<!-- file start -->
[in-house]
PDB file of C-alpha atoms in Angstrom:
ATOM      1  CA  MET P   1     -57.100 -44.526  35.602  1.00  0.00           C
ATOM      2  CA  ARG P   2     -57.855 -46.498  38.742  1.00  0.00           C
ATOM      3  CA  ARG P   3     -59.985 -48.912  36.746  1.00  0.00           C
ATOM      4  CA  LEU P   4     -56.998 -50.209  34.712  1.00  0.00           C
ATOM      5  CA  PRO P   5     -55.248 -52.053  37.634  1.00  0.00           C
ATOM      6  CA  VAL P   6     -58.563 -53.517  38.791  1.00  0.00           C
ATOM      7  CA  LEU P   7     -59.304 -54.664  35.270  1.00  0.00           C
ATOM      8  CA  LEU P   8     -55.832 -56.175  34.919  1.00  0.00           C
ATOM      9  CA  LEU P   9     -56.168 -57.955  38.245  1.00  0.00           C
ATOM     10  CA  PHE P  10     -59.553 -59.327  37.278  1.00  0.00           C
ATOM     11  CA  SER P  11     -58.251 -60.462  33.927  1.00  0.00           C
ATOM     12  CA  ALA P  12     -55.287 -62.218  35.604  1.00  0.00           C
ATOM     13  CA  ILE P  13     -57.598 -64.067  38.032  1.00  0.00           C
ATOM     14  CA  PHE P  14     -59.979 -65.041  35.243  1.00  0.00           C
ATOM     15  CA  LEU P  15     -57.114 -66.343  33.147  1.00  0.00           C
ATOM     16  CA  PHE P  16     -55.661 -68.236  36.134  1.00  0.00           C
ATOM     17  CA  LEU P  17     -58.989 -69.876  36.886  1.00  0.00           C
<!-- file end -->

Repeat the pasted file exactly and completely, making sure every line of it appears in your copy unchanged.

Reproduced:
[in-house]
PDB file of C-alpha atoms in Angstrom:
ATOM      1  CA  MET P   1     -57.100 -44.526  35.602  1.00  0.00           C
ATOM      2  CA  ARG P   2     -57.855 -46.498  38.742  1.00  0.00           C
ATOM      3  CA  ARG P   3     -59.985 -48.912  36.746  1.00  0.00           C
ATOM      4  CA  LEU P   4     -56.998 -50.209  34.712  1.00  0.00           C
ATOM      5  CA  PRO P   5     -55.248 -52.053  37.634  1.00  0.00           C
ATOM      6  CA  VAL P   6     -58.563 -53.517  38.791  1.00  0.00           C
ATOM      7  CA  LEU P   7     -59.304 -54.664  35.270  1.00  0.00           C
ATOM      8  CA  LEU P   8     -55.832 -56.175  34.919  1.00  0.00           C
ATOM      9  CA  LEU P   9     -56.168 -57.955  38.245  1.00  0.00           C
ATOM     10  CA  PHE P  10     -59.553 -59.327  37.278  1.00  0.00           C
ATOM     11  CA  SER P  11     -58.251 -60.462  33.927  1.00  0.00           C
ATOM     12  CA  ALA P  12     -55.287 -62.218  35.604  1.00  0.00           C
ATOM     13  CA  ILE P  13     -57.598 -64.067  38.032  1.00  0.00           C
ATOM     14  CA  PHE P  14     -59.979 -65.041  35.243  1.00  0.00           C
ATOM     15  CA  LEU P  15     -57.114 -66.343  33.147  1.00  0.00           C
ATOM     16  CA  PHE P  16     -55.661 -68.236  36.134  1.00  0.00           C
ATOM     17  CA  LEU P  17     -58.989 -69.876  36.886  1.00  0.00           C